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Gina Lopez vs Mining Inc. Philippine Resources Mining, Petroleum & Energy Journal Issue 2 2011, May-July

Philippine Resources Journal is published independently for executives in the Philippine mining and petroleum industry and associated business sectors. Publisher Elizabeth Galura Charismatic (WA) Pty Limited Consulting Publisher Greg Brimble Consulting Editor Simon Halley Advertising Sales Cora A. Laureano Design/Production Edrick Bruel Contributors Mars Buan Patricia A.O. Bunye Fernando Penarroyo ___ Manila publishing office Paseo de Roxas Bldg, 3rd Floor 111 Paseo de Roxas Legaspi Village Makati, Metro Manila Philippines Phone +632 815 8836 ___ Individual contacts Greg Brimble greg@philippine-resources.com Australia: +614 172 20759 Manila: +63949 338 3664 Simon Halley edit@philippine-resources.com Phone +63917 833 1656 Cora Laureano resources.ads@myPH.com.ph +63928 251 7280 Edrick Bruel luovoolagallina@gmail.com Phone +63905 2684656 ___ Philippine Resources Journal is printed in Manila by IPrint. Digital online edition www.Philippine-Resources.com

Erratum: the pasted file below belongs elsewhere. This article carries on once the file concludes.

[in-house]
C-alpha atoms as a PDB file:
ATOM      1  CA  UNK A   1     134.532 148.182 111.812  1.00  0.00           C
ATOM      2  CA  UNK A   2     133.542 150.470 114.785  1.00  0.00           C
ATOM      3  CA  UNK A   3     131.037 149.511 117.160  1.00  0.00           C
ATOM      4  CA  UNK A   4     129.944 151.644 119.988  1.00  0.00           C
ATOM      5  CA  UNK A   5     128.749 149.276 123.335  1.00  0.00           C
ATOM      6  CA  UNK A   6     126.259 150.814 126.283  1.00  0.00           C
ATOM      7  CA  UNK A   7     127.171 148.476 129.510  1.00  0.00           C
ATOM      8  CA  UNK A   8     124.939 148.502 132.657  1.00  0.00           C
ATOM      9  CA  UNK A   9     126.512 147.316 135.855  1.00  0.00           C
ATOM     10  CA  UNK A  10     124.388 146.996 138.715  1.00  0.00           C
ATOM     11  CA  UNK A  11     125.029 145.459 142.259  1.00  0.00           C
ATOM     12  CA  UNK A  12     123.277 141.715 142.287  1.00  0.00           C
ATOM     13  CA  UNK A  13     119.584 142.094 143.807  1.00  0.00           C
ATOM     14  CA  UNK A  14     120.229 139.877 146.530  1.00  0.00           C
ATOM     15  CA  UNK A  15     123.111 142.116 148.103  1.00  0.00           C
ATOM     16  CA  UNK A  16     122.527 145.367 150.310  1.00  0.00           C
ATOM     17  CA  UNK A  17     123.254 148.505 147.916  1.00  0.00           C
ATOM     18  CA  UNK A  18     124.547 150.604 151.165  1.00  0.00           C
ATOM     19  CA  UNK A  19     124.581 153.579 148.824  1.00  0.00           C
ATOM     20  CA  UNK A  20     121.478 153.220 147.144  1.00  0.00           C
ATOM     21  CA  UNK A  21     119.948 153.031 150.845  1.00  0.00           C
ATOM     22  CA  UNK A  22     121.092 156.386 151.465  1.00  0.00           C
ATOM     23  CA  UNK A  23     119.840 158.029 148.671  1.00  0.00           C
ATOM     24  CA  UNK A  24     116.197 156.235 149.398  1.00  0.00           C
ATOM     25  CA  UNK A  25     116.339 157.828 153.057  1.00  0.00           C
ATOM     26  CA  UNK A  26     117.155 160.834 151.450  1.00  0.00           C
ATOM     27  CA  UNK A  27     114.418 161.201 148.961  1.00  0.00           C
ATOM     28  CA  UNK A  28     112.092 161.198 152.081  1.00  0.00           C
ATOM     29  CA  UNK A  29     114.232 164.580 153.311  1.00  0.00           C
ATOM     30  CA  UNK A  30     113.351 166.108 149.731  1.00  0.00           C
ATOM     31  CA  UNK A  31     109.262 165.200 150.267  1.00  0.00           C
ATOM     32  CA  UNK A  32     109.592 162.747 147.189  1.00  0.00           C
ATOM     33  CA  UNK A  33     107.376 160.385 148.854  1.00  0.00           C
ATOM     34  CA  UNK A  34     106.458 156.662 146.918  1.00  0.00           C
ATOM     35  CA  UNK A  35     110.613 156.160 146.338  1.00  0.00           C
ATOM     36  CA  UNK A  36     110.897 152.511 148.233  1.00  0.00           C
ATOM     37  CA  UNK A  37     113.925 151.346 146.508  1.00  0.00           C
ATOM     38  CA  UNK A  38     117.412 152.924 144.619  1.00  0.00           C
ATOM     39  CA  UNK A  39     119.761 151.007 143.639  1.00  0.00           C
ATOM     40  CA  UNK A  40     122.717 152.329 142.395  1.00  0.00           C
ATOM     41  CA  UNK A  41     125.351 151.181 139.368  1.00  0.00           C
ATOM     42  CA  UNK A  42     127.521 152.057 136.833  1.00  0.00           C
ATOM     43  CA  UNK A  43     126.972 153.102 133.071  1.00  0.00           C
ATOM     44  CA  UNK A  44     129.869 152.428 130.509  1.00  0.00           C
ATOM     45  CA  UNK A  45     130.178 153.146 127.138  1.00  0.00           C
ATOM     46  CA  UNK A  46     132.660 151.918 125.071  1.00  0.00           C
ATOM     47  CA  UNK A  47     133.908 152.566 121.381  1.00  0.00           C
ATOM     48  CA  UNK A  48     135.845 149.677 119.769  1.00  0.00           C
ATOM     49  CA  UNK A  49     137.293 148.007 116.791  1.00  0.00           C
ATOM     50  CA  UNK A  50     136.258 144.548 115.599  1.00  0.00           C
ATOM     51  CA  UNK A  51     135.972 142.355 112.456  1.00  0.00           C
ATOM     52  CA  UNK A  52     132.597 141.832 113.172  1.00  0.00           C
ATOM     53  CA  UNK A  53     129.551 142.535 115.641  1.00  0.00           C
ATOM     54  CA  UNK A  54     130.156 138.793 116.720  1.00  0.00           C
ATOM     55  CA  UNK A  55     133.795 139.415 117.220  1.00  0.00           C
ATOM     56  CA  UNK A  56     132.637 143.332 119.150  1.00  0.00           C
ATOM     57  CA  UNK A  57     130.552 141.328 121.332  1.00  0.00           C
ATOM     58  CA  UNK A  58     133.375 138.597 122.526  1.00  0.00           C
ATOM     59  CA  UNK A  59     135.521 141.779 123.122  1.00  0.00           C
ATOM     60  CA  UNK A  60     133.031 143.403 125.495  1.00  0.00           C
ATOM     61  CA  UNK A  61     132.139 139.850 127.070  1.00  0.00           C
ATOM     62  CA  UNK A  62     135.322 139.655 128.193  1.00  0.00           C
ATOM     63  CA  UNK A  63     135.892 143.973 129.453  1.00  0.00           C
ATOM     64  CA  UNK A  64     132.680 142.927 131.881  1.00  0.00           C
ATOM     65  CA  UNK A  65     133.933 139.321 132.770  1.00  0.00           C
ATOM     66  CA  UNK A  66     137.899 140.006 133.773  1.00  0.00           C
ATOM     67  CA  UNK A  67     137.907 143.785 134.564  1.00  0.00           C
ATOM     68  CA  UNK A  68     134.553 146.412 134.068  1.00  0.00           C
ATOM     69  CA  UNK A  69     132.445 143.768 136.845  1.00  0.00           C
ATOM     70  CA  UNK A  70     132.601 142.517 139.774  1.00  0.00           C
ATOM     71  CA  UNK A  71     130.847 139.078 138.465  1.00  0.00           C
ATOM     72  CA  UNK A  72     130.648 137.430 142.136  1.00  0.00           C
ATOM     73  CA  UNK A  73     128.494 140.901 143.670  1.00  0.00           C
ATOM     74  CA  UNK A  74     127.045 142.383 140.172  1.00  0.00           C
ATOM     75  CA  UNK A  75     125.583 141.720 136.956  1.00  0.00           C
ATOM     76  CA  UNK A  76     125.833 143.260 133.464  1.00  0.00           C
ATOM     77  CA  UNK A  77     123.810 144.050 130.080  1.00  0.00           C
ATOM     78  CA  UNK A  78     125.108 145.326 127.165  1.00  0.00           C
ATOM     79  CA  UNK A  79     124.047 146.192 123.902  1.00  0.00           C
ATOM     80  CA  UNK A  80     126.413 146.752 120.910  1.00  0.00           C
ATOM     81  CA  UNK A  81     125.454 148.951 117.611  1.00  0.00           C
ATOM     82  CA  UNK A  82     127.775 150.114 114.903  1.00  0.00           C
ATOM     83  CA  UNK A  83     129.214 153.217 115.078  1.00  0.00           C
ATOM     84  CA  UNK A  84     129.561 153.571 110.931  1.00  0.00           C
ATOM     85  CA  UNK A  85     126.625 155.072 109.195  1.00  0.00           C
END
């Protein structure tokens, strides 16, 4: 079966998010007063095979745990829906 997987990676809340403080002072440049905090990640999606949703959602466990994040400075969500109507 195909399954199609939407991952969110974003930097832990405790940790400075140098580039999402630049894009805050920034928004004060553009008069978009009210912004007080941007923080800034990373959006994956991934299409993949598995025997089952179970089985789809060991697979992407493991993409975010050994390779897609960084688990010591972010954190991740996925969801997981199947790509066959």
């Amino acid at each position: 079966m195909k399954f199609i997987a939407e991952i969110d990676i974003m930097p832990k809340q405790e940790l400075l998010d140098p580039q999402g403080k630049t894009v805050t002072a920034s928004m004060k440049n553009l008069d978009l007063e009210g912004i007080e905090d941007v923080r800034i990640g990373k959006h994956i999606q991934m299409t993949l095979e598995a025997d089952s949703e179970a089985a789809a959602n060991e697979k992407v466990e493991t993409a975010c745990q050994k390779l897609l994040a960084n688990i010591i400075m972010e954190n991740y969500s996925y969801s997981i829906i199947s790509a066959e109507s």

6 Philippine Resources